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Bloggers continue banging Brooklyn’s Atlantic Yards

7:11 PM, December 14, 2009 ι By RICH CALDER

As Brooklyn’s biggest project, it is no shock that Atlantic Yards is by far the borough's most blogged subject.

In fact, one blogger, Norman Oder, has reported the subject to death over the past four years through his Atlantic Yards Report site, pissing off developer Bruce Ratner and the state and exposing various funding anomalies that have been picked up by the major media.

But, with a $4.9 billion arena and office and residential tower project hinging on whether financing can be secured by the end of the year, many other independent bloggers have also stepped up their game the past few weeks. Here’s two of the best entries:

1. Michael D.D. White of Noticing New York takes a topic the New York Post Brooklyn Blog has previously written about – that the planned arena for the NBA’s Nets as currently proposed is not big enough to also host hockey despite talk of the NHL's Islanders coming.

However, White takes the subject to a whole other level with really cool diagrams illustrating how hockey doesn’t fit.

He also suggests that project planners are purposely misleading potential bond buyers being targeted to finance the arena by claiming in finance documents that the New York Islanders could play at the arena someday.

See: The Craftily Negative Promise Offered For Bonds Being Sold For Nets Arena (Noticing New York)

2. Eric McClure of No Land Grab in a beautifully sarcastic, yet serious piece points out that the arena could be tapping into ancient Egyptian technology to keep the future Barclays Center arena secure. No joke!!!

The piece talks about "closely spaced series of enormous, intrusive, Sarcophagus-like — and butt-ugly — blocks" earlier this month popping up by Ratner’s nearby Atlantic Terminal mall in Fort Greene.

"Our first thought was that the Brooklyn Museum was preparing an outdoor installation from its Egyptian collection, or that perhaps Green-Wood Cemetery had finally reached capacity. But then reality intruded, and we realized that we were looking at the Atlantic Terminal’s new security perimeter — and perhaps, a test run for perimeter security at Bruce Ratner’s planned Barclays Center basketball arena," he writes.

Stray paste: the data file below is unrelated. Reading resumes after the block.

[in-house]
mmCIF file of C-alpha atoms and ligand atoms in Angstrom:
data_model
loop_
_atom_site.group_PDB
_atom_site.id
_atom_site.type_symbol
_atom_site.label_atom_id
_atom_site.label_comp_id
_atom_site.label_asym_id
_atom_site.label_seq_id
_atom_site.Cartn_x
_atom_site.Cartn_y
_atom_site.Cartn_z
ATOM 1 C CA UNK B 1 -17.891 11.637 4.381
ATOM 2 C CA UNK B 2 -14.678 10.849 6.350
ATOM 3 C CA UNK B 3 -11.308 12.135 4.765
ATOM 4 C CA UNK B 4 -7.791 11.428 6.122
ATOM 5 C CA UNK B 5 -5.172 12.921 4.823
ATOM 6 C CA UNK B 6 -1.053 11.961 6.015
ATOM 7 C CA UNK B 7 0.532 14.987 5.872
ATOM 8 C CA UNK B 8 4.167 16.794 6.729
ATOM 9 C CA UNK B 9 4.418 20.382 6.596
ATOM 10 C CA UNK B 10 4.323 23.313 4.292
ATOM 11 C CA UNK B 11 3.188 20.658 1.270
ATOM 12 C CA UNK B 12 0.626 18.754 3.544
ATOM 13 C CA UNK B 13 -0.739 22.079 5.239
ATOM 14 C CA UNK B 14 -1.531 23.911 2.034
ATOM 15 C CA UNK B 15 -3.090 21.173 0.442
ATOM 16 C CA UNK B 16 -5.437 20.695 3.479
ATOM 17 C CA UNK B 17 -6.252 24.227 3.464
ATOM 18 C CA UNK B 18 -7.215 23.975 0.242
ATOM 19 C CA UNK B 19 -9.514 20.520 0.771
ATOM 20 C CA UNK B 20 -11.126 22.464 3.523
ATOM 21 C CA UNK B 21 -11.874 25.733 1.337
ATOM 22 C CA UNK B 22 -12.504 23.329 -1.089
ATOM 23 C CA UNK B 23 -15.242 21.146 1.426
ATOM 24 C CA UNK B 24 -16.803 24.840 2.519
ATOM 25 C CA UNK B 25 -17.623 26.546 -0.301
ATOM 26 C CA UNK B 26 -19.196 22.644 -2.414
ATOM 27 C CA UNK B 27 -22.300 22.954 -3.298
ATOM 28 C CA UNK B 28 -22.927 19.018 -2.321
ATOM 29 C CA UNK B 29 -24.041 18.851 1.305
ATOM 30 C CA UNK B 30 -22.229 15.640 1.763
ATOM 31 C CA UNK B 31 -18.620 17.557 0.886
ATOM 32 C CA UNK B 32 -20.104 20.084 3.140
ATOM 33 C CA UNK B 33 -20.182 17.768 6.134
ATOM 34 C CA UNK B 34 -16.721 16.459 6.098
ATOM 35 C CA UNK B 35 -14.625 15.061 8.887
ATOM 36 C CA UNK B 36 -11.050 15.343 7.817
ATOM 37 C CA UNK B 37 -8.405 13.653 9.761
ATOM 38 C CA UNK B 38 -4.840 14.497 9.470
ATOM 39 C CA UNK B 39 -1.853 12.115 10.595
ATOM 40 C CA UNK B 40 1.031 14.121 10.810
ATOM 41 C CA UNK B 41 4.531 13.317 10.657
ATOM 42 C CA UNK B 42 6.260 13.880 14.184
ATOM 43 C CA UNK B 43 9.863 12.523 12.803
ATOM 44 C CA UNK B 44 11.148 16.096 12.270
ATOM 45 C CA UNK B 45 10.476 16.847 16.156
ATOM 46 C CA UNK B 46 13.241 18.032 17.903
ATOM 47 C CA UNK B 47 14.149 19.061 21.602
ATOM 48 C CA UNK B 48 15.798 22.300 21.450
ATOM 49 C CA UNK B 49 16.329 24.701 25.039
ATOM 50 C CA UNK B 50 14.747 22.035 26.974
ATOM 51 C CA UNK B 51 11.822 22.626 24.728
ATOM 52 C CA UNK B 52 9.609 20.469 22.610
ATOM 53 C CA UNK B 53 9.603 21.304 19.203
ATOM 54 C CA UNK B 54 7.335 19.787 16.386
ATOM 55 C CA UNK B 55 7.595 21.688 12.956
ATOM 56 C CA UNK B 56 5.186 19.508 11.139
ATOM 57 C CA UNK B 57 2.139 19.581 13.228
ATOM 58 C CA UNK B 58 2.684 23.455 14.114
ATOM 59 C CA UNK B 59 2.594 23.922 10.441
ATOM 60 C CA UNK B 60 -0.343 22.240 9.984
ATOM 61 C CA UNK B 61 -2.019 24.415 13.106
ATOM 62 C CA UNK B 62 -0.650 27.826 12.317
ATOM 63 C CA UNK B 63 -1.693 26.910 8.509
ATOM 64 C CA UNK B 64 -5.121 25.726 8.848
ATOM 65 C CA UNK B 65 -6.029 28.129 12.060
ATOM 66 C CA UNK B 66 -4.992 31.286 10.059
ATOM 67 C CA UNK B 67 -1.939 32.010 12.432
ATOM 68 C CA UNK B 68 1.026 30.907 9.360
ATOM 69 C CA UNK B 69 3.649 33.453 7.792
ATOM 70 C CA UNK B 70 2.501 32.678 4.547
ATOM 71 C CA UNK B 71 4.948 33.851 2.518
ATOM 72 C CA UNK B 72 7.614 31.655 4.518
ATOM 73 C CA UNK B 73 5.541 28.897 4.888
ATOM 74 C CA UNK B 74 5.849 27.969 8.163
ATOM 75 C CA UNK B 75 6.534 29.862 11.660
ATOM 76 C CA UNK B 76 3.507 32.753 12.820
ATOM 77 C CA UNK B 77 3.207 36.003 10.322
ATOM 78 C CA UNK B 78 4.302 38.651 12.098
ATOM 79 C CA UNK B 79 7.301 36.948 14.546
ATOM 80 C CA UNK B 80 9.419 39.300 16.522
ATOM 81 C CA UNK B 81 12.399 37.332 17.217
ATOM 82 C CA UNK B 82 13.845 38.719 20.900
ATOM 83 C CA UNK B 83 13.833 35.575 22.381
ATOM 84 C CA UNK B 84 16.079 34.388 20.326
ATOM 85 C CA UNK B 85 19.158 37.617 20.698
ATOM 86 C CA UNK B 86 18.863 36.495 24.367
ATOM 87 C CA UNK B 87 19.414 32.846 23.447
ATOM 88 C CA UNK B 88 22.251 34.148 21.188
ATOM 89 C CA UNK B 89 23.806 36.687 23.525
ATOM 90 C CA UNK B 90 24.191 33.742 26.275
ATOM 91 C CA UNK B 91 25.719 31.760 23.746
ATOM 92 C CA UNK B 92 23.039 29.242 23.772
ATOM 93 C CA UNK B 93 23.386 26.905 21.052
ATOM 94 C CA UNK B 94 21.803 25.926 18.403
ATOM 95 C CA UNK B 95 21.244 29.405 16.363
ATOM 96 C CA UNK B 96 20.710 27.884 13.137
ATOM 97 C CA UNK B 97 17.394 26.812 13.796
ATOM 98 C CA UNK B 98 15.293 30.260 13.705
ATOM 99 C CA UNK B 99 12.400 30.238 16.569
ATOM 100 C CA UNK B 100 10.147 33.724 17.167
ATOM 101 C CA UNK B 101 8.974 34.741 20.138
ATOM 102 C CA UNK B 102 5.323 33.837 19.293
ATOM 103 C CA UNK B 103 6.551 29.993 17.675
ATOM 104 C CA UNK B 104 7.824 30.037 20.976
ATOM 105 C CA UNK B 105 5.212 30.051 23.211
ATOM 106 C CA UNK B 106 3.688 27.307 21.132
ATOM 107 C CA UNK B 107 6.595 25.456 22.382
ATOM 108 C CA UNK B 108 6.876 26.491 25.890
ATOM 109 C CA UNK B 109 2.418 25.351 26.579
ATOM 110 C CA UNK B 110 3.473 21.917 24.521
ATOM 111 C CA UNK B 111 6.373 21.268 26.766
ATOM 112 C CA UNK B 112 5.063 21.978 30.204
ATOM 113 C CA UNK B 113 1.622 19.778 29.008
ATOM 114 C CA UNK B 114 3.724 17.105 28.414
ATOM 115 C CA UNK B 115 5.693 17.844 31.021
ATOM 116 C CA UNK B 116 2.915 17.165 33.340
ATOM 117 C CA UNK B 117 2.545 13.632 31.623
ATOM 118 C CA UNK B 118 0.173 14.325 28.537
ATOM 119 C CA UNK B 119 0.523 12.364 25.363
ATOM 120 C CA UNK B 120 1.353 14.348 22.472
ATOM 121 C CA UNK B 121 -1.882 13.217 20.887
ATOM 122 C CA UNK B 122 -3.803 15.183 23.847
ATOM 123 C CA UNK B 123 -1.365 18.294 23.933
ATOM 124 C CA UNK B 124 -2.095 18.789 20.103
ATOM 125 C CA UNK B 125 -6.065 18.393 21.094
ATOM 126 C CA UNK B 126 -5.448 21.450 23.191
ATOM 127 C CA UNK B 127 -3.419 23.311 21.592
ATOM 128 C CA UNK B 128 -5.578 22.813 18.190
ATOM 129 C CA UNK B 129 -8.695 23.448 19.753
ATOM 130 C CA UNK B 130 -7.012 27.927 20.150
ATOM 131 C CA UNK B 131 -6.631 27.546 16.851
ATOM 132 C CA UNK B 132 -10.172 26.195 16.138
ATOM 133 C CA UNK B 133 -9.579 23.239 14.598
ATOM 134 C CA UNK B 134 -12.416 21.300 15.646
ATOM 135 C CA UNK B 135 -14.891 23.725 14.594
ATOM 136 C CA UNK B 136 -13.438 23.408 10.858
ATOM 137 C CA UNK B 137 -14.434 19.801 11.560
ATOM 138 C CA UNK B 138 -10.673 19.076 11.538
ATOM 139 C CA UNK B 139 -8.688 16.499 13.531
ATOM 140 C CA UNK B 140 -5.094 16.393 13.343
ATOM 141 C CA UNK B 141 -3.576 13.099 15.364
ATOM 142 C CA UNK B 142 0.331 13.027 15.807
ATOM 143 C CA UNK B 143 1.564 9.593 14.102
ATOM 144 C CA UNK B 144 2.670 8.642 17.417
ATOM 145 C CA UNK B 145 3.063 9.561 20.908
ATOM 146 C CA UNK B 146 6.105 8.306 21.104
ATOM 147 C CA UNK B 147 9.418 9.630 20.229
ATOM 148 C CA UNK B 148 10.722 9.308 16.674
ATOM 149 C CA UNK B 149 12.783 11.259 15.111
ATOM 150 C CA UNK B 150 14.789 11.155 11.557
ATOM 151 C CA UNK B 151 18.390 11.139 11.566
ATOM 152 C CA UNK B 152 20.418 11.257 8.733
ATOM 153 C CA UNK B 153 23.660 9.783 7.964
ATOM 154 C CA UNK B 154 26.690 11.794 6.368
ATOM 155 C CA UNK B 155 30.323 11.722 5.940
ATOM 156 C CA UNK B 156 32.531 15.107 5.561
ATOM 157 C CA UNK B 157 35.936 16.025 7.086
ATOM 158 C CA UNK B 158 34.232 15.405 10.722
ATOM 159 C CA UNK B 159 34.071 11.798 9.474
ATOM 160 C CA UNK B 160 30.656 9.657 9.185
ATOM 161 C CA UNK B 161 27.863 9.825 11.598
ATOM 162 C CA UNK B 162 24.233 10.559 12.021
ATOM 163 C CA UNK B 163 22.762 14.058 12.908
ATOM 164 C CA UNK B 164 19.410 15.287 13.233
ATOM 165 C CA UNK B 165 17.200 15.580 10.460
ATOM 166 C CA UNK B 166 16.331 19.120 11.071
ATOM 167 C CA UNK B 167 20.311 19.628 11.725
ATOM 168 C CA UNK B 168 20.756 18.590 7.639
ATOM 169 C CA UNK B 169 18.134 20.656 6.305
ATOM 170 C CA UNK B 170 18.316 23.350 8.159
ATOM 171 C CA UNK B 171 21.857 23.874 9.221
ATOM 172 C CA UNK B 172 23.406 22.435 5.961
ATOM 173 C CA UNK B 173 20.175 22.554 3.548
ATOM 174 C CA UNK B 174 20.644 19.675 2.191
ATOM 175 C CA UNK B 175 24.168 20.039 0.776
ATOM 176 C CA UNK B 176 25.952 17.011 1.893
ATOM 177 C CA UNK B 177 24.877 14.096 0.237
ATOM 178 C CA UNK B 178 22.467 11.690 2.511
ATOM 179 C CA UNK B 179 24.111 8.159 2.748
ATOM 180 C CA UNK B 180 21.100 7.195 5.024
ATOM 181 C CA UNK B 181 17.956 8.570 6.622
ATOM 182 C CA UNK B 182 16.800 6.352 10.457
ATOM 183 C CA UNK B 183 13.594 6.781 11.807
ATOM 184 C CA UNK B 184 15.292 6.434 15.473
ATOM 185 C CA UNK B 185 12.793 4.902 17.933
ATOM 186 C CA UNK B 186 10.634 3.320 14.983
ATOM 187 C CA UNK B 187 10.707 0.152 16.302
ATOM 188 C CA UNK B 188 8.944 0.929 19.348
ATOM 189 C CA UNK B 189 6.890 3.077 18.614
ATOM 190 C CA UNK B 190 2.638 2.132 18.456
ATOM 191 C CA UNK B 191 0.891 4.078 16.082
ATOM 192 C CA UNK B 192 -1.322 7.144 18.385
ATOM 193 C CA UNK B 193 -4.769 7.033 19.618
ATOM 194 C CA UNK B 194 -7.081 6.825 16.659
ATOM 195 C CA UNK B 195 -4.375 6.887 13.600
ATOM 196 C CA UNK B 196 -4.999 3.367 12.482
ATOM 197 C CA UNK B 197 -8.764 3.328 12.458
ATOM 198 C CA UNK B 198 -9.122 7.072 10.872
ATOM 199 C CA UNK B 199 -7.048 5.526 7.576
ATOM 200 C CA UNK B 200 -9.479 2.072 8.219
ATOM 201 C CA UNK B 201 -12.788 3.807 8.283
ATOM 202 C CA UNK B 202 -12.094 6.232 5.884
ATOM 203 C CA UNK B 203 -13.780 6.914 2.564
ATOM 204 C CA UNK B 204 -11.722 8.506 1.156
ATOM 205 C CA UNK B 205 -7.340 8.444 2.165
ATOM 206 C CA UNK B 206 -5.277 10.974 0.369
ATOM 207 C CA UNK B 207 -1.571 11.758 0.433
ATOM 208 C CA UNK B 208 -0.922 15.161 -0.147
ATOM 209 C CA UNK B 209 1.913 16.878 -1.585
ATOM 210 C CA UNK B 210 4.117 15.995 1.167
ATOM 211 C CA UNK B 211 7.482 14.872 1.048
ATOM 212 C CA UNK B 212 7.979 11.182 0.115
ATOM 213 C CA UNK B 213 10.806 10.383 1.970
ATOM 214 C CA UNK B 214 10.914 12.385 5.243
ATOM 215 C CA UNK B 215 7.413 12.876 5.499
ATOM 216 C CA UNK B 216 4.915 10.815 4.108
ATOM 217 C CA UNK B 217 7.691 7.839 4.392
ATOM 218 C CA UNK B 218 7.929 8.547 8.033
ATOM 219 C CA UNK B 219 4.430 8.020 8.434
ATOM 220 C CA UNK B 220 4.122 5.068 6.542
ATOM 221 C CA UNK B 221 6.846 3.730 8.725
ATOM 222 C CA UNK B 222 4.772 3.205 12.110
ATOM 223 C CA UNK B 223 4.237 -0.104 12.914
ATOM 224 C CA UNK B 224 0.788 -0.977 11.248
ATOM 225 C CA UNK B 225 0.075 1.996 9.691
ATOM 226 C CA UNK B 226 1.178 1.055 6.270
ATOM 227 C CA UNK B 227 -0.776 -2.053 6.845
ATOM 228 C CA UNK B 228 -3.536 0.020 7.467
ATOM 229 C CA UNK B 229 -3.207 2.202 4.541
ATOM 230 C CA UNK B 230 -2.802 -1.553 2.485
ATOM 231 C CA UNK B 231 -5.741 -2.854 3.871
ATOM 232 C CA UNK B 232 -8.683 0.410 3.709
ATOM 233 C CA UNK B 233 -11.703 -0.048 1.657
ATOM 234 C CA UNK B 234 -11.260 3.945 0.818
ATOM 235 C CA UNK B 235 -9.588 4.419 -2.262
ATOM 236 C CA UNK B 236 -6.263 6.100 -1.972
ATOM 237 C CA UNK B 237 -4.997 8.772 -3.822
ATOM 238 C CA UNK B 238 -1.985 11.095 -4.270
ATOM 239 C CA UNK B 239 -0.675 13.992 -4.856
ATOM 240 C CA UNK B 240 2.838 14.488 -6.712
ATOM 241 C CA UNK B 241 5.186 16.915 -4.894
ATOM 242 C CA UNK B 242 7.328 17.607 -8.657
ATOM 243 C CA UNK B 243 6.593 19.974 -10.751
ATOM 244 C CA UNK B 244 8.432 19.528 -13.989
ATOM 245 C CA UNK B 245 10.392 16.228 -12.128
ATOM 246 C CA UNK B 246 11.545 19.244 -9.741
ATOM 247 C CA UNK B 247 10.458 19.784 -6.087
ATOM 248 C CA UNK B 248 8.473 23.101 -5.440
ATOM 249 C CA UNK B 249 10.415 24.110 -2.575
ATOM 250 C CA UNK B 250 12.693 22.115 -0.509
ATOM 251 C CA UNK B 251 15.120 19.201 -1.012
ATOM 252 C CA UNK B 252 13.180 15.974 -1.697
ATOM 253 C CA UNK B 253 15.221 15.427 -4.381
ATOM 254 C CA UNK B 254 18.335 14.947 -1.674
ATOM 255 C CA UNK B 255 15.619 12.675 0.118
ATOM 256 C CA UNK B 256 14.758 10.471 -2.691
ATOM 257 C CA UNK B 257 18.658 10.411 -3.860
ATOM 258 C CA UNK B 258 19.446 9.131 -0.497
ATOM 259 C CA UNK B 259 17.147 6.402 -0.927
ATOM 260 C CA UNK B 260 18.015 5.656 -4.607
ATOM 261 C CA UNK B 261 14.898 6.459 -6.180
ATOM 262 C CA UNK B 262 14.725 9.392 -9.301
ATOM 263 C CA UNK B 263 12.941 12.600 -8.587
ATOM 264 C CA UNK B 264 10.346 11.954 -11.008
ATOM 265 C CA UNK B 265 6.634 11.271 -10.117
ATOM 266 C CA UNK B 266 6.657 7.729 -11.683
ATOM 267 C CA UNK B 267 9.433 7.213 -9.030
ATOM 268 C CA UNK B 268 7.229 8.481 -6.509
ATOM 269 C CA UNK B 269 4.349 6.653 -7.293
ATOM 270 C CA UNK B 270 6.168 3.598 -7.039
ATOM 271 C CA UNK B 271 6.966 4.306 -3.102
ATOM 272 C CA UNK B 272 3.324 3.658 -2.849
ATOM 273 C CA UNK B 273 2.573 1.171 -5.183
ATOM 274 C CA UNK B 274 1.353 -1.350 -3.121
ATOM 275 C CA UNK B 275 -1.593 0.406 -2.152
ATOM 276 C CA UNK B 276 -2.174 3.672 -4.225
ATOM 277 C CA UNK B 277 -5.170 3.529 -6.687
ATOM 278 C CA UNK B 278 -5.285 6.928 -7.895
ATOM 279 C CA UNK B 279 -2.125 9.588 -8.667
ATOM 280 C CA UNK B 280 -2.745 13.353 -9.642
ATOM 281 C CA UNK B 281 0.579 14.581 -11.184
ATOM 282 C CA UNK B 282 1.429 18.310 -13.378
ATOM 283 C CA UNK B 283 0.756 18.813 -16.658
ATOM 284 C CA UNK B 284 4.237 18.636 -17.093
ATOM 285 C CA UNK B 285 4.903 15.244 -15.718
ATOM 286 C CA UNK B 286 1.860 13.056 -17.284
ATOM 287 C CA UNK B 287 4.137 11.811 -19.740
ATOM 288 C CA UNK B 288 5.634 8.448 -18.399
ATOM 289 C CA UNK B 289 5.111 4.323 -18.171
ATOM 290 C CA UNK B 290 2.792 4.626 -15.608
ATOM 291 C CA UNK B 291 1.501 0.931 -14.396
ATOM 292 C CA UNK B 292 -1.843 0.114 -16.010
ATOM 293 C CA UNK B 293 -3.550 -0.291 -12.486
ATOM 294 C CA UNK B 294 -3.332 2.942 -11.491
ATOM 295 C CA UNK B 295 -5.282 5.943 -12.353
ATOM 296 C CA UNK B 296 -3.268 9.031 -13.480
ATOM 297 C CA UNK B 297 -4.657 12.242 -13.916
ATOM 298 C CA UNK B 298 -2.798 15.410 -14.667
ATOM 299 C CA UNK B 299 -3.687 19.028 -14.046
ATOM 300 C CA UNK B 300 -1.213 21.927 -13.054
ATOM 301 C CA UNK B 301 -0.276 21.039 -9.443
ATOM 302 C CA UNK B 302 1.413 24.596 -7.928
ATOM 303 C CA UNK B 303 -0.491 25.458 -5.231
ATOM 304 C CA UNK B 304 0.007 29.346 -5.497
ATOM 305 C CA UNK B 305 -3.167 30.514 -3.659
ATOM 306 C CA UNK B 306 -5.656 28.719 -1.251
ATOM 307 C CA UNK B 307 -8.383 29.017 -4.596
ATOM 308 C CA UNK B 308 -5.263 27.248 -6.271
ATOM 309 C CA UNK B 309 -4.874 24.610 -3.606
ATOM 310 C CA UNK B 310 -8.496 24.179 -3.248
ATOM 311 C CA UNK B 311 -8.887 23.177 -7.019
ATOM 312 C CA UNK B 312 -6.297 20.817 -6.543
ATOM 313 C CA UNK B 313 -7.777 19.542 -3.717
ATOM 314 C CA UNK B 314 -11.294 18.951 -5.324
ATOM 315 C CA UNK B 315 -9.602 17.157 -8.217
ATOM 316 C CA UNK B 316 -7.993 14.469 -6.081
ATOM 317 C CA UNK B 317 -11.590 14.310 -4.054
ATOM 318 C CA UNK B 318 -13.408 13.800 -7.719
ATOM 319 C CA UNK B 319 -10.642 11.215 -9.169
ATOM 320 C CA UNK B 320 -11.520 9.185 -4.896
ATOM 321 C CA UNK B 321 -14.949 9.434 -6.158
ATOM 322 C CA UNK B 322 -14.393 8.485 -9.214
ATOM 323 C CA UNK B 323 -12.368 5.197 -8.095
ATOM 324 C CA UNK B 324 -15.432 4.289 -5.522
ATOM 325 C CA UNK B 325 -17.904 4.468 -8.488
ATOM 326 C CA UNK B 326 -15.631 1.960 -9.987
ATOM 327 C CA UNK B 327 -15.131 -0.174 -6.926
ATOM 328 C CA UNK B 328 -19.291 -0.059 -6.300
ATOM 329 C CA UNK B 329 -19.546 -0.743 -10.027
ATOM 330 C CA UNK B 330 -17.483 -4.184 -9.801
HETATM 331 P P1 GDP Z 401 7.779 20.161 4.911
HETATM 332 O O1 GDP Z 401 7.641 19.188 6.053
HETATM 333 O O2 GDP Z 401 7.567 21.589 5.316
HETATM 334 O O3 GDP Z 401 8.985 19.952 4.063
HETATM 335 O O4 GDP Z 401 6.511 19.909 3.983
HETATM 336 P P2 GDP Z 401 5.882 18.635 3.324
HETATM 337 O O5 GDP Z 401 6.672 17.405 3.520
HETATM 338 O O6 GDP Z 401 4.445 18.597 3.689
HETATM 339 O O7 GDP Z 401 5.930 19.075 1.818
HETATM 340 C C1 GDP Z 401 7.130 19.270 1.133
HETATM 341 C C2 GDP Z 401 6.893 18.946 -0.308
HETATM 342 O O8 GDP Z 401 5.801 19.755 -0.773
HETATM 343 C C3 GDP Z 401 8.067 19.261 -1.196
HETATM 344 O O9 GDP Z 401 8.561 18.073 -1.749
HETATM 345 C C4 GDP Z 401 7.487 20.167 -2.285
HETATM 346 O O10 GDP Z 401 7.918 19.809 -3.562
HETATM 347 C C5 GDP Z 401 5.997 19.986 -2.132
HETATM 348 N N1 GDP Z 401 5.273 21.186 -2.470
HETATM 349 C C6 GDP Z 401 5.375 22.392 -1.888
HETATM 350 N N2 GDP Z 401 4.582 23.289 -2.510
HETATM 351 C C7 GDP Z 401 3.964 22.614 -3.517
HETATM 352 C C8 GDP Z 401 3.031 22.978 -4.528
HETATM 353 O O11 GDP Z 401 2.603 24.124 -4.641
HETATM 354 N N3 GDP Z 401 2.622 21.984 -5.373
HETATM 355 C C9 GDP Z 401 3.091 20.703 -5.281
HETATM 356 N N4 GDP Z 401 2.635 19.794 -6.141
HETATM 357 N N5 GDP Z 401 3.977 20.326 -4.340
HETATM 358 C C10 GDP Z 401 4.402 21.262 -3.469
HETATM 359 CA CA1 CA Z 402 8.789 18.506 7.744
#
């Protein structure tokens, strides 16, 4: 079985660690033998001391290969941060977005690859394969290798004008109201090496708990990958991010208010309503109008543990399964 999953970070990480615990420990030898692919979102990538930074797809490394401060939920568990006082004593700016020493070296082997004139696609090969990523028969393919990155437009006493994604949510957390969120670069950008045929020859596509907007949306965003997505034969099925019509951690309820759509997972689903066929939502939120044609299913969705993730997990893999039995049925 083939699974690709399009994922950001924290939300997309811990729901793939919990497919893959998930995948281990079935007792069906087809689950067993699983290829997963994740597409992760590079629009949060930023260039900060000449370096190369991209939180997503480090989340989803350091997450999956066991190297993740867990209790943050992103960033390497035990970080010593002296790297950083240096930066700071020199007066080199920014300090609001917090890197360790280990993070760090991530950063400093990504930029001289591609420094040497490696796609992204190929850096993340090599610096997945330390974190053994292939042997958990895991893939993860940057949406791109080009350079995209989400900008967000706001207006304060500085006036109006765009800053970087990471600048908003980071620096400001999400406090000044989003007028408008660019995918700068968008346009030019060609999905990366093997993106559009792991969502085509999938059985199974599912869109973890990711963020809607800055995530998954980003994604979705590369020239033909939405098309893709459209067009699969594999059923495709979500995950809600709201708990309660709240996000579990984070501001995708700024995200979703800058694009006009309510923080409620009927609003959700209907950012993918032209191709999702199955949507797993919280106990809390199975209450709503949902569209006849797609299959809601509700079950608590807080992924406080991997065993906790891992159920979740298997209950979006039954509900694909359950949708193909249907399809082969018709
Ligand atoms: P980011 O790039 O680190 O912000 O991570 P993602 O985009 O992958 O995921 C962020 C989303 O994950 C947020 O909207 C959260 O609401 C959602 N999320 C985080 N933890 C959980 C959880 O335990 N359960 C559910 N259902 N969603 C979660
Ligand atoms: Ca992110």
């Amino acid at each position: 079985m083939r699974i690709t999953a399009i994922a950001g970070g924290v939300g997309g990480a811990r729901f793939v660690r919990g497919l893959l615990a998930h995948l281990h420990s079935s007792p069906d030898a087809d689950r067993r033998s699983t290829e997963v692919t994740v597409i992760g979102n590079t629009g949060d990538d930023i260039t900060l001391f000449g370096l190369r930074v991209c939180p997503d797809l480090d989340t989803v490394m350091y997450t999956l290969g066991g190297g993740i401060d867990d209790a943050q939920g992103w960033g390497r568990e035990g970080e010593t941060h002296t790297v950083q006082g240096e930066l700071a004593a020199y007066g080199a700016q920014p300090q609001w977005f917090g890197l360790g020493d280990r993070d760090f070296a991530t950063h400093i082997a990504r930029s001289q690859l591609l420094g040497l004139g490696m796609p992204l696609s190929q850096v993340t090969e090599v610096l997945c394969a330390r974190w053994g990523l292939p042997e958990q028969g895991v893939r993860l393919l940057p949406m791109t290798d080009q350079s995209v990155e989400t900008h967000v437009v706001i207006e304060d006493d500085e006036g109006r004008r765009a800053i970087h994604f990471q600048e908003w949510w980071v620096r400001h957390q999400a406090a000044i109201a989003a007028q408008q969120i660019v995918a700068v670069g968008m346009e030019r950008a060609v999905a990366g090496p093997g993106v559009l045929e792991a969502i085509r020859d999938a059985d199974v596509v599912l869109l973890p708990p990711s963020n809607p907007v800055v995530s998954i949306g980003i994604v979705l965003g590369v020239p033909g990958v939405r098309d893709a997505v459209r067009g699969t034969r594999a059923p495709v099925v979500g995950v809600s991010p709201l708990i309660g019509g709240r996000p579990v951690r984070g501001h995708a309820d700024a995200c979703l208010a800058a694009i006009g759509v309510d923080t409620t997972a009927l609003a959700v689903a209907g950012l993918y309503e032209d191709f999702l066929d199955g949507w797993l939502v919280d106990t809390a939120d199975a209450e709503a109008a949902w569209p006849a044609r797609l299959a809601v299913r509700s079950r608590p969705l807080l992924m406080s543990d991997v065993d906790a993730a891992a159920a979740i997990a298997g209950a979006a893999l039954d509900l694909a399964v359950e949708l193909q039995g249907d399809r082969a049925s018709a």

New arena financing documents drafted for potential bond buyers anticipate the installation of bollards at the arena’s main entry plaza – possibly similar to the Gaza-like objects at Atlantic Terminal. In 2007, the NYPD said bollards aren’t necessary.

"The public has a right to know how allegedly public space will be configured. An independent security review need not reveal blast resistance and composition of materials, but it should certainly reveal whether or not sidewalks will be able to handle the flow of crowds, and, crucially, whether or not traffic would be restricted in any way. Because protecting a 21st century arena shouldn’t depend on technology from Egypt’s Fourth Dynasty. When Bruce Ratner promised "world-class design,’ we didn’t think he meant the world circa 2500 BC," says McClure.

See: Tomb of the Unknown Ratner (No Land Grab)

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About the Author

Rich Calder Rich Calder has been a staff reporter at the New York Post since 2004 and has been covering Brooklyn politics and real estate since 2006. Some of his biggest stories have been about the city's Coney Island redevelopment plan, the New Jersey Nets anticipated move to Brooklyn, and the long-stalled Brooklyn Bridge Park development. He lives in Carroll Gardens, Brooklyn.

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